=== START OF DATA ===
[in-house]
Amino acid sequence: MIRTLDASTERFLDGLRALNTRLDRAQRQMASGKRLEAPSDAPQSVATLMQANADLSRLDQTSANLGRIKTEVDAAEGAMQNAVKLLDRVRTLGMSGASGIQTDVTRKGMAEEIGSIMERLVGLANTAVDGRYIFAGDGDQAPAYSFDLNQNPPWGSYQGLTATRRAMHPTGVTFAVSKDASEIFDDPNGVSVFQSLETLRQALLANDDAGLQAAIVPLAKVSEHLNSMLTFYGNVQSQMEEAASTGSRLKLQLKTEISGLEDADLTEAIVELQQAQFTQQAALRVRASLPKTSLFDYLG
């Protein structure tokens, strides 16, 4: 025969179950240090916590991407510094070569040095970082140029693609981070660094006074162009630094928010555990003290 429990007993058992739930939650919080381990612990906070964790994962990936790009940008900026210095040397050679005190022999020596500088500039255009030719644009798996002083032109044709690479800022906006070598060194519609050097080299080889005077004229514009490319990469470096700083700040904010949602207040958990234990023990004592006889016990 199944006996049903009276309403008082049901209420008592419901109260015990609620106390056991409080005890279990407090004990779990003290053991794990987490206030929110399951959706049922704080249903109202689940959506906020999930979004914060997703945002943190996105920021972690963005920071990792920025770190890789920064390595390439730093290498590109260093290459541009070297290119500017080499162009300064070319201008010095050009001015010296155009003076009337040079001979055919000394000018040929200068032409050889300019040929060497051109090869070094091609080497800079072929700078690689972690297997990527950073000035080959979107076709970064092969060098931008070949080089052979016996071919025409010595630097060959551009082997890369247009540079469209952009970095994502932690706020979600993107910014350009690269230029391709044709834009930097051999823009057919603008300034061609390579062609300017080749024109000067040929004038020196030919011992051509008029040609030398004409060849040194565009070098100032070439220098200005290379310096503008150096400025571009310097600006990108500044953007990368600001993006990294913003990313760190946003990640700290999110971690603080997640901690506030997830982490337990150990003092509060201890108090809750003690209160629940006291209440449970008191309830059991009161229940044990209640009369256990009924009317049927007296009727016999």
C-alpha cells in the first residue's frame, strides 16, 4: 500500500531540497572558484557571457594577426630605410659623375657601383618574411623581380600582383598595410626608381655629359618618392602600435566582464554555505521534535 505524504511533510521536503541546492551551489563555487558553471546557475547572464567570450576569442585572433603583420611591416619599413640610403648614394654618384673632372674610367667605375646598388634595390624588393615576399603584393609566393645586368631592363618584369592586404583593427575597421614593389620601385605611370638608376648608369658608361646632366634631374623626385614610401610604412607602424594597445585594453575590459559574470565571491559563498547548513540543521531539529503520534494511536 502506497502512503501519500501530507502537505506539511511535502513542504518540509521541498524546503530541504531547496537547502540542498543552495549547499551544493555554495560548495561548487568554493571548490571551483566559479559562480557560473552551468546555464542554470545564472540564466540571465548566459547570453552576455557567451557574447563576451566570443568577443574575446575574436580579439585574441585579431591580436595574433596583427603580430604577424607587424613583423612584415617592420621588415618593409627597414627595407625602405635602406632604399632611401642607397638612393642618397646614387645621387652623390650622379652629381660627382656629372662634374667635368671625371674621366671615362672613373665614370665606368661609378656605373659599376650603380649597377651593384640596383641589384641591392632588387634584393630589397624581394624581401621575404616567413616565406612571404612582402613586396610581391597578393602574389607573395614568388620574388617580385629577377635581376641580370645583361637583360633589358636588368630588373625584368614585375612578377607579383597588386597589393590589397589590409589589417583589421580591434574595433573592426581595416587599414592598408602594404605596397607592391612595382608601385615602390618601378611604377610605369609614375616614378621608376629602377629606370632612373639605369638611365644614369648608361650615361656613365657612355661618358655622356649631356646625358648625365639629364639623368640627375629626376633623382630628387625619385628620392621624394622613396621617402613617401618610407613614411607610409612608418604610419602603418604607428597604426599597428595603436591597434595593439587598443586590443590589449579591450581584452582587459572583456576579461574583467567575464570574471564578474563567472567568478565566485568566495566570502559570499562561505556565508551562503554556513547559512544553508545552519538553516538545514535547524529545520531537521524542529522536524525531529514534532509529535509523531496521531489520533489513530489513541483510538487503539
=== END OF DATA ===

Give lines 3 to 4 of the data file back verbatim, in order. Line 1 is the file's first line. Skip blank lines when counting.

């Protein structure tokens, strides 16, 4: 025969179950240090916590991407510094070569040095970082140029693609981070660094006074162009630094928010555990003290 429990007993058992739930939650919080381990612990906070964790994962990936790009940008900026210095040397050679005190022999020596500088500039255009030719644009798996002083032109044709690479800022906006070598060194519609050097080299080889005077004229514009490319990469470096700083700040904010949602207040958990234990023990004592006889016990 199944006996049903009276309403008082049901209420008592419901109260015990609620106390056991409080005890279990407090004990779990003290053991794990987490206030929110399951959706049922704080249903109202689940959506906020999930979004914060997703945002943190996105920021972690963005920071990792920025770190890789920064390595390439730093290498590109260093290459541009070297290119500017080499162009300064070319201008010095050009001015010296155009003076009337040079001979055919000394000018040929200068032409050889300019040929060497051109090869070094091609080497800079072929700078690689972690297997990527950073000035080959979107076709970064092969060098931008070949080089052979016996071919025409010595630097060959551009082997890369247009540079469209952009970095994502932690706020979600993107910014350009690269230029391709044709834009930097051999823009057919603008300034061609390579062609300017080749024109000067040929004038020196030919011992051509008029040609030398004409060849040194565009070098100032070439220098200005290379310096503008150096400025571009310097600006990108500044953007990368600001993006990294913003990313760190946003990640700290999110971690603080997640901690506030997830982490337990150990003092509060201890108090809750003690209160629940006291209440449970008191309830059991009161229940044990209640009369256990009924009317049927007296009727016999």
C-alpha cells in the first residue's frame, strides 16, 4: 500500500531540497572558484557571457594577426630605410659623375657601383618574411623581380600582383598595410626608381655629359618618392602600435566582464554555505521534535 505524504511533510521536503541546492551551489563555487558553471546557475547572464567570450576569442585572433603583420611591416619599413640610403648614394654618384673632372674610367667605375646598388634595390624588393615576399603584393609566393645586368631592363618584369592586404583593427575597421614593389620601385605611370638608376648608369658608361646632366634631374623626385614610401610604412607602424594597445585594453575590459559574470565571491559563498547548513540543521531539529503520534494511536 502506497502512503501519500501530507502537505506539511511535502513542504518540509521541498524546503530541504531547496537547502540542498543552495549547499551544493555554495560548495561548487568554493571548490571551483566559479559562480557560473552551468546555464542554470545564472540564466540571465548566459547570453552576455557567451557574447563576451566570443568577443574575446575574436580579439585574441585579431591580436595574433596583427603580430604577424607587424613583423612584415617592420621588415618593409627597414627595407625602405635602406632604399632611401642607397638612393642618397646614387645621387652623390650622379652629381660627382656629372662634374667635368671625371674621366671615362672613373665614370665606368661609378656605373659599376650603380649597377651593384640596383641589384641591392632588387634584393630589397624581394624581401621575404616567413616565406612571404612582402613586396610581391597578393602574389607573395614568388620574388617580385629577377635581376641580370645583361637583360633589358636588368630588373625584368614585375612578377607579383597588386597589393590589397589590409589589417583589421580591434574595433573592426581595416587599414592598408602594404605596397607592391612595382608601385615602390618601378611604377610605369609614375616614378621608376629602377629606370632612373639605369638611365644614369648608361650615361656613365657612355661618358655622356649631356646625358648625365639629364639623368640627375629626376633623382630628387625619385628620392621624394622613396621617402613617401618610407613614411607610409612608418604610419602603418604607428597604426599597428595603436591597434595593439587598443586590443590589449579591450581584452582587459572583456576579461574583467567575464570574471564578474563567472567568478565566485568566495566570502559570499562561505556565508551562503554556513547559512544553508545552519538553516538545514535547524529545520531537521524542529522536524525531529514534532509529535509523531496521531489520533489513530489513541483510538487503539